Market conditions make it more important than ever to maximise fertiliser use efficiency.


This means driving profitability by focussing on lowering the cost per unit of production.

Consider the two simple scenarios (A and B) below: 

Although scenario A is cheaper on a $/ha basis, scenario B is cheaper on a $/t of production basis…and it’s more profitable.

So, how can we drive down costs per unit of production to maximise returns?
The biggest opportunity lies in fertiliser use. Efficient fertiliser applications supply nutrients to the crops (or pastures) we’re growing at the right rate, time, and in the right place. They also use the right product for the job. To choose the right fertiliser we need to know the nutrient status of paddocks, understand any constraints, then work towards achievable production targets.

Soil testing is a good start, followed up with in-season plant testing.

If phosphorus (P) or potassium (K) are limiting, there’s likely to be more lost than gained from cutting rates – especially with high grain prices. P and K deficiencies will reduce the profitability of using nitrogen (N), and will limit the ability to capitalise on a good season with in-season applications of N. For crops, we only get one crack at applying P – at seeding, and the best responses to both P and K come from banding at seeding.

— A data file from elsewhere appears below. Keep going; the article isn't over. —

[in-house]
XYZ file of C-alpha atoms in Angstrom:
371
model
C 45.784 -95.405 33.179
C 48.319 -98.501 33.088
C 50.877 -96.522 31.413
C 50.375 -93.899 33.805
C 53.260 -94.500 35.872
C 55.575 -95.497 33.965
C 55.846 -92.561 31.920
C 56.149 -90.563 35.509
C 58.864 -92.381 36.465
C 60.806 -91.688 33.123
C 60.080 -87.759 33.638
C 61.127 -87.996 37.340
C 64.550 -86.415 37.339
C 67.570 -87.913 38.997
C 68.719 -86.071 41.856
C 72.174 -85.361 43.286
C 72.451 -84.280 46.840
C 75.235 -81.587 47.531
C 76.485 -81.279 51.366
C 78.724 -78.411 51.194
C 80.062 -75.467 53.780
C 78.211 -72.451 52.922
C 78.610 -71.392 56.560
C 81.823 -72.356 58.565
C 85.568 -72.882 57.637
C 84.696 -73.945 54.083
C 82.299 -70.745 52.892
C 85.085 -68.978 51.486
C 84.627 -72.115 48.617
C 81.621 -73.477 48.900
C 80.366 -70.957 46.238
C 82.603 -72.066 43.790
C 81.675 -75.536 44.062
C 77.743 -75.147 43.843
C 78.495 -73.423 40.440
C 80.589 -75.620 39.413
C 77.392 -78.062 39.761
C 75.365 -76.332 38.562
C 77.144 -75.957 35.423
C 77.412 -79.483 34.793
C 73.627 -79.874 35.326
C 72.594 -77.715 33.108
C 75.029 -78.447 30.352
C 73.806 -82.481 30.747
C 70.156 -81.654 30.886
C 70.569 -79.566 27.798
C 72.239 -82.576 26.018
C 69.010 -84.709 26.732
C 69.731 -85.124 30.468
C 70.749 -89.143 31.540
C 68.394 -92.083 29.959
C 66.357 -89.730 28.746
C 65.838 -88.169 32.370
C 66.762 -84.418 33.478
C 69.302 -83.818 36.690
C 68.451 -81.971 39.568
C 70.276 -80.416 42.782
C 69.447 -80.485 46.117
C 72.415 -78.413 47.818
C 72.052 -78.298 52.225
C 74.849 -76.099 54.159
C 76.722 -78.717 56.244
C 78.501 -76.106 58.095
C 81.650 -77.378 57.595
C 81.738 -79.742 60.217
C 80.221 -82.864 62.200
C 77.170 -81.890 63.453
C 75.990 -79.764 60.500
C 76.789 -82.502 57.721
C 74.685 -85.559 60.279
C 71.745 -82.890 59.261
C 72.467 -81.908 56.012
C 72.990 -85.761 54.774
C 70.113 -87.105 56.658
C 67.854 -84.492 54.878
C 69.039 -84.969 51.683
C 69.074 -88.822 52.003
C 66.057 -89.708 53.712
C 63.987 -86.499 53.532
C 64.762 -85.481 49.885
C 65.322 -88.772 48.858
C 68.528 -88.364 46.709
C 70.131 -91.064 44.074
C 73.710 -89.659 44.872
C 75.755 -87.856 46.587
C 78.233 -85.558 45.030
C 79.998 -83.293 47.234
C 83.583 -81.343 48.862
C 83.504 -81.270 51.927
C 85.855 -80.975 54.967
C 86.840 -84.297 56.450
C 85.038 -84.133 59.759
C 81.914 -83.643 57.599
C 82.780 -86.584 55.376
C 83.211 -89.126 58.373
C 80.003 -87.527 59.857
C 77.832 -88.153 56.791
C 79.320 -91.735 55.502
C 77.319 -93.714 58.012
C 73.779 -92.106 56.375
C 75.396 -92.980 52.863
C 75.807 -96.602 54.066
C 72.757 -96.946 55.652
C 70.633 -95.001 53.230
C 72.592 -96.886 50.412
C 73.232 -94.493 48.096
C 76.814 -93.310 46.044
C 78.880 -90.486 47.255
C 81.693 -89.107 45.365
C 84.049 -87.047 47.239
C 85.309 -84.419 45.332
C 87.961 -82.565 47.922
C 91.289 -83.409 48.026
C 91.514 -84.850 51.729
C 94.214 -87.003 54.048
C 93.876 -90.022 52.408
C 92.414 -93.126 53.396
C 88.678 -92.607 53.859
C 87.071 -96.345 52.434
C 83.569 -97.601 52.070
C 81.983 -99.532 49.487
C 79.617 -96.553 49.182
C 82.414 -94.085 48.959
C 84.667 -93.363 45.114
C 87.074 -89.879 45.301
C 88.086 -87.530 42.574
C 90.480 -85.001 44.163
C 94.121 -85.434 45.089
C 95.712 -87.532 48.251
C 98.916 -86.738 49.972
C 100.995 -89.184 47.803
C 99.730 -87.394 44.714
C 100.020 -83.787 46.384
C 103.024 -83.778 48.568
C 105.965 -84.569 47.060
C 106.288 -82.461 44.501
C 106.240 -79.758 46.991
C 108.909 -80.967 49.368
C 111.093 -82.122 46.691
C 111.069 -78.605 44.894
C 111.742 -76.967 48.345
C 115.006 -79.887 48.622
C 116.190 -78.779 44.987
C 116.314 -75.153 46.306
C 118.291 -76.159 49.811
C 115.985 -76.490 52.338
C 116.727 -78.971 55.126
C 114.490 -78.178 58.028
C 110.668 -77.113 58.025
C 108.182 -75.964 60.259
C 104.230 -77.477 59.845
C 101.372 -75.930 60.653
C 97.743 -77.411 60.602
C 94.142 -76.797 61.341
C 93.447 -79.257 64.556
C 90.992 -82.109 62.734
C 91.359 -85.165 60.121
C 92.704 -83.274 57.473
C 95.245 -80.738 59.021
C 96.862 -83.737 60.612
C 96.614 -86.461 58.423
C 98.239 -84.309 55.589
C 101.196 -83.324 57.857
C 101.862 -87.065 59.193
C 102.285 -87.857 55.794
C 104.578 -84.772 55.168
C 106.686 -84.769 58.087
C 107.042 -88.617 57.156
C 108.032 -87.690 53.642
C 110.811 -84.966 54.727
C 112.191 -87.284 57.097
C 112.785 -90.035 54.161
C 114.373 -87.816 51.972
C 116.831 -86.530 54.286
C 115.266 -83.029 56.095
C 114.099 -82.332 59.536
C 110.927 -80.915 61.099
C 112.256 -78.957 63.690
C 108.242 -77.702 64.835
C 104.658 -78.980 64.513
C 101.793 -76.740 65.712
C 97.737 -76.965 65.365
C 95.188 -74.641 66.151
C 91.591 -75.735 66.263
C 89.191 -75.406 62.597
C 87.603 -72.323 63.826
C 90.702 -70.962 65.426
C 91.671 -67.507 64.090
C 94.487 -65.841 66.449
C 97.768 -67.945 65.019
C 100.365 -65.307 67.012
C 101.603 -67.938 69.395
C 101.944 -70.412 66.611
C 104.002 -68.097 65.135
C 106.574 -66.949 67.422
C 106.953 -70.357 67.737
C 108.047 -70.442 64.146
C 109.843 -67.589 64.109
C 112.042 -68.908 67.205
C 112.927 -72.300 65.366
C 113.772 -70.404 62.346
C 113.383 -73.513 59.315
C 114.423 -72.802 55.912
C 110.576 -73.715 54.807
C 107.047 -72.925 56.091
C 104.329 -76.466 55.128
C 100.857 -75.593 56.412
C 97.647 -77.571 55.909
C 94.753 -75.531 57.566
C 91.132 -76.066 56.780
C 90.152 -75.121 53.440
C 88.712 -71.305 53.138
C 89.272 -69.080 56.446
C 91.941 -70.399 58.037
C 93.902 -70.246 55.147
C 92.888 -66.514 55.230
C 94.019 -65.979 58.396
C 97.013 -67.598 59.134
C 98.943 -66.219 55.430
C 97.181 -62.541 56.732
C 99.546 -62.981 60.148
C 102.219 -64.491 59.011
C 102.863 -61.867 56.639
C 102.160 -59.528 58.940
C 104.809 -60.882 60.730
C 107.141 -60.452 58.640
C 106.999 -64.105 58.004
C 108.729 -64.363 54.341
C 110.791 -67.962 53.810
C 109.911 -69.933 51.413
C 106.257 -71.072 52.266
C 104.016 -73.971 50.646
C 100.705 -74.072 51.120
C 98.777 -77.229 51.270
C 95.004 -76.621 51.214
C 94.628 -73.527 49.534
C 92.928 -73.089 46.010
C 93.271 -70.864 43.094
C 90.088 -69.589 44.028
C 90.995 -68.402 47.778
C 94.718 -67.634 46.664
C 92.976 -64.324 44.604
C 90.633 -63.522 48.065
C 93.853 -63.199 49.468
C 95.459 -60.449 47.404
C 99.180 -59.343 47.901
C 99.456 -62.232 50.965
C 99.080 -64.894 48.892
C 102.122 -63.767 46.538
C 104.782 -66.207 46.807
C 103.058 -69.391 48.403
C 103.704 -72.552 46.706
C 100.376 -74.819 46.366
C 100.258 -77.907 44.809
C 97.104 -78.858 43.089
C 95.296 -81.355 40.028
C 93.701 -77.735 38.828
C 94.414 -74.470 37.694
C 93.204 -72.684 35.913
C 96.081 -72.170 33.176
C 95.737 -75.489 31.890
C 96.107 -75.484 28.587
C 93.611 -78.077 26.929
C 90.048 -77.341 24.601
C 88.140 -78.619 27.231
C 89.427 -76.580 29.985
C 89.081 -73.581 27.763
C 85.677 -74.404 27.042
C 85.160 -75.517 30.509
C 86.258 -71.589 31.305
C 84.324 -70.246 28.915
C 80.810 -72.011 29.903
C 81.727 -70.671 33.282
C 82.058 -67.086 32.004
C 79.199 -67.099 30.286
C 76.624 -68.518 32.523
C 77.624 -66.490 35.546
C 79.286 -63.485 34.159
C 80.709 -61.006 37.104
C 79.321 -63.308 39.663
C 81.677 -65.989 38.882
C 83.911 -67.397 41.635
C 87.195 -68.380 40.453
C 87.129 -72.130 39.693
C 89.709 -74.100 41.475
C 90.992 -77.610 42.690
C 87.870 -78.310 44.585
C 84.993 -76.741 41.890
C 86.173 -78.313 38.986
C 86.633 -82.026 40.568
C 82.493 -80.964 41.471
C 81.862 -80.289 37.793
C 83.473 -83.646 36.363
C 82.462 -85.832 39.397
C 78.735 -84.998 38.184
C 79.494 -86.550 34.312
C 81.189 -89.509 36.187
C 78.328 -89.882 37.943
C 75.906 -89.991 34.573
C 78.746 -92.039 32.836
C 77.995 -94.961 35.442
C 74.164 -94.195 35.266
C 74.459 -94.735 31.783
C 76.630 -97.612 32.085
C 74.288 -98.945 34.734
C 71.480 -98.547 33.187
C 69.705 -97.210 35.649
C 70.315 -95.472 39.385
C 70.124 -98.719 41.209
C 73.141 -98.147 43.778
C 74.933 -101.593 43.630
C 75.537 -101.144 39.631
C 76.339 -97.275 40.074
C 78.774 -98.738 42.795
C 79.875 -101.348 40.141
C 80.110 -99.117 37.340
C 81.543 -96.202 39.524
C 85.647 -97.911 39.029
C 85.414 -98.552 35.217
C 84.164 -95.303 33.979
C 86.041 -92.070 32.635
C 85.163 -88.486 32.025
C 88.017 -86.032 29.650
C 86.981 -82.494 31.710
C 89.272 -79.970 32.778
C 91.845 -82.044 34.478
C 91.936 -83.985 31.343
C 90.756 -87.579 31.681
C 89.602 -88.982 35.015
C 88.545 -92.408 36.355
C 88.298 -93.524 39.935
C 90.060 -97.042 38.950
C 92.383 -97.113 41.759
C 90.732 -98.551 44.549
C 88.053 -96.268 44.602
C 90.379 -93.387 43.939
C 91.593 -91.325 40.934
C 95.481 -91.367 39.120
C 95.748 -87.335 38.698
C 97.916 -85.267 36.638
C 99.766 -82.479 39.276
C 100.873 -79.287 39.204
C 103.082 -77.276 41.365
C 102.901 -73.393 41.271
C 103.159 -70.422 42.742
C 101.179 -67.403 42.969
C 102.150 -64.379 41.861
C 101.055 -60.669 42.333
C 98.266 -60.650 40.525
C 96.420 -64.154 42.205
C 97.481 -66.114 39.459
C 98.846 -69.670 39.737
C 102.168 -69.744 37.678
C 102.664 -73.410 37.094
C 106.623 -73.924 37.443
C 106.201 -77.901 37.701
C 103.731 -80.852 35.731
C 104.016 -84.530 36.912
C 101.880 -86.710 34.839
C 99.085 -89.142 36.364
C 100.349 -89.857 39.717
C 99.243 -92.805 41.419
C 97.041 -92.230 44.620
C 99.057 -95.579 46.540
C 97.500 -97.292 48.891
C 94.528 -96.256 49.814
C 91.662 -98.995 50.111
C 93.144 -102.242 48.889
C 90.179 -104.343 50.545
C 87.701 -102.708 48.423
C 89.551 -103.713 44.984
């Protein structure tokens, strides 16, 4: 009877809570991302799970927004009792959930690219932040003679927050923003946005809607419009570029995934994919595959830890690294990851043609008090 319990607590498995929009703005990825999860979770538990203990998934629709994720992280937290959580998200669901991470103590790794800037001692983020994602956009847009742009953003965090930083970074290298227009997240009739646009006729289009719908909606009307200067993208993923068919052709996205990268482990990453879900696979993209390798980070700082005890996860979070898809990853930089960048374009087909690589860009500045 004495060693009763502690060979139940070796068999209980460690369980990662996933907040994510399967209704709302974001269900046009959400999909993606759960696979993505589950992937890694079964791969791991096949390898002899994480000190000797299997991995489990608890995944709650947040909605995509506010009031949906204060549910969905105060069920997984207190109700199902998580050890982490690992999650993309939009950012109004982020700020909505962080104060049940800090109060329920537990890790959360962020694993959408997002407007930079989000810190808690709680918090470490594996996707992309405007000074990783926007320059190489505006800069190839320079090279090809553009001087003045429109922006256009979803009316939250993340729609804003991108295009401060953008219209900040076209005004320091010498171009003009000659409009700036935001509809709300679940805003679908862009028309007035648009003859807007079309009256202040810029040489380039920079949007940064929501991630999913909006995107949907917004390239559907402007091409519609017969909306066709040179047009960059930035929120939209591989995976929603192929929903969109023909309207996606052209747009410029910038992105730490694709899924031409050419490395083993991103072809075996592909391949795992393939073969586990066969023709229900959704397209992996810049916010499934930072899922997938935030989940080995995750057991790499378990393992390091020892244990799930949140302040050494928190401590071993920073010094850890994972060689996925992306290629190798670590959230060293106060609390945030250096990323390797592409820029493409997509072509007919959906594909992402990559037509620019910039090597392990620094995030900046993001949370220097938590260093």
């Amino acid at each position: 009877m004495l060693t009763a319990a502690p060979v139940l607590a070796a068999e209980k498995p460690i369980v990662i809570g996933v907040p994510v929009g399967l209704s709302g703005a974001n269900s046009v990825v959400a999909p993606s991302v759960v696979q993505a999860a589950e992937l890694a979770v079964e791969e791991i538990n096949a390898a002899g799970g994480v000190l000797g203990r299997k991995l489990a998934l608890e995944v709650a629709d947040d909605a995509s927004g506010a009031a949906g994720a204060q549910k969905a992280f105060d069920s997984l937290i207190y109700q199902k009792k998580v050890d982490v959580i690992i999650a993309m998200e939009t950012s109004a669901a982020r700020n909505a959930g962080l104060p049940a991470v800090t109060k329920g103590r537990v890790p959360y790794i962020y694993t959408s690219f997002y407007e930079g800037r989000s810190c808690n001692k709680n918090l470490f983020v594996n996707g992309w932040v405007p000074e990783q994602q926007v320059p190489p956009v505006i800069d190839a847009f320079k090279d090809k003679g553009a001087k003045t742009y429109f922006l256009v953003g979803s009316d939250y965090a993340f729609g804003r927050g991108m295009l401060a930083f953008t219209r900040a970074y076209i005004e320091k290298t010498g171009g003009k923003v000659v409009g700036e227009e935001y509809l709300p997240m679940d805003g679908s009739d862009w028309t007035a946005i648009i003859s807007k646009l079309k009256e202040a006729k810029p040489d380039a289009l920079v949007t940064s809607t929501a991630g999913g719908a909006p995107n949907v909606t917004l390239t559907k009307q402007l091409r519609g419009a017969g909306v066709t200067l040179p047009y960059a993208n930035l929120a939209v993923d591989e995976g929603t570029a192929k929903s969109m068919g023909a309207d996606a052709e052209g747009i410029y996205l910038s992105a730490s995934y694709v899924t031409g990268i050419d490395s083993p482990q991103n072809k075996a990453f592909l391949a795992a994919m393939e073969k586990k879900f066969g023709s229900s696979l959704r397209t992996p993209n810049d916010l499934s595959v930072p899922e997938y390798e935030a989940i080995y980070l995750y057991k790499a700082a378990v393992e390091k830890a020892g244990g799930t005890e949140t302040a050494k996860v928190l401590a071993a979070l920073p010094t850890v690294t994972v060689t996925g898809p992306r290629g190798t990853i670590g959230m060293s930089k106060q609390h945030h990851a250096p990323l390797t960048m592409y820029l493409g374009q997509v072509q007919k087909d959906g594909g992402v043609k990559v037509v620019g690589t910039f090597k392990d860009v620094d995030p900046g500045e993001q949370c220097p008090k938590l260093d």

Much of the widespread adoption of Flexi-N and the K-Till/MacroPro range has been related to the efficiency gains from banding these products at seeding. Products in the K-Till and MacroPro range contain N, P, K, and sulfur (S) in every granule and are easier to apply evenly than blends. Applying Flexi-N through a boom is also more precise than topdressing granules.

Driving efficiency through focussing on the right product, rate, timing, and placement of fertiliser is critical to lowering the cost per unit of production and improving profitability. 



James Easton
By James Easton
- Senior Agronomist

James has over 30 years’ experience working on soil and plant nutrition (crops and pastures).

He graduated from the University of Western Australia with a degree in Agricultural Science (Honours). He has in depth knowledge of historic fertiliser research trials and has worked closely with many growers, consultants, research institutions and farming groups over the years.

James gets a lot of satisfaction from sharing his knowledge with growers and those who support them. And he enjoys the fact that we are always learning.

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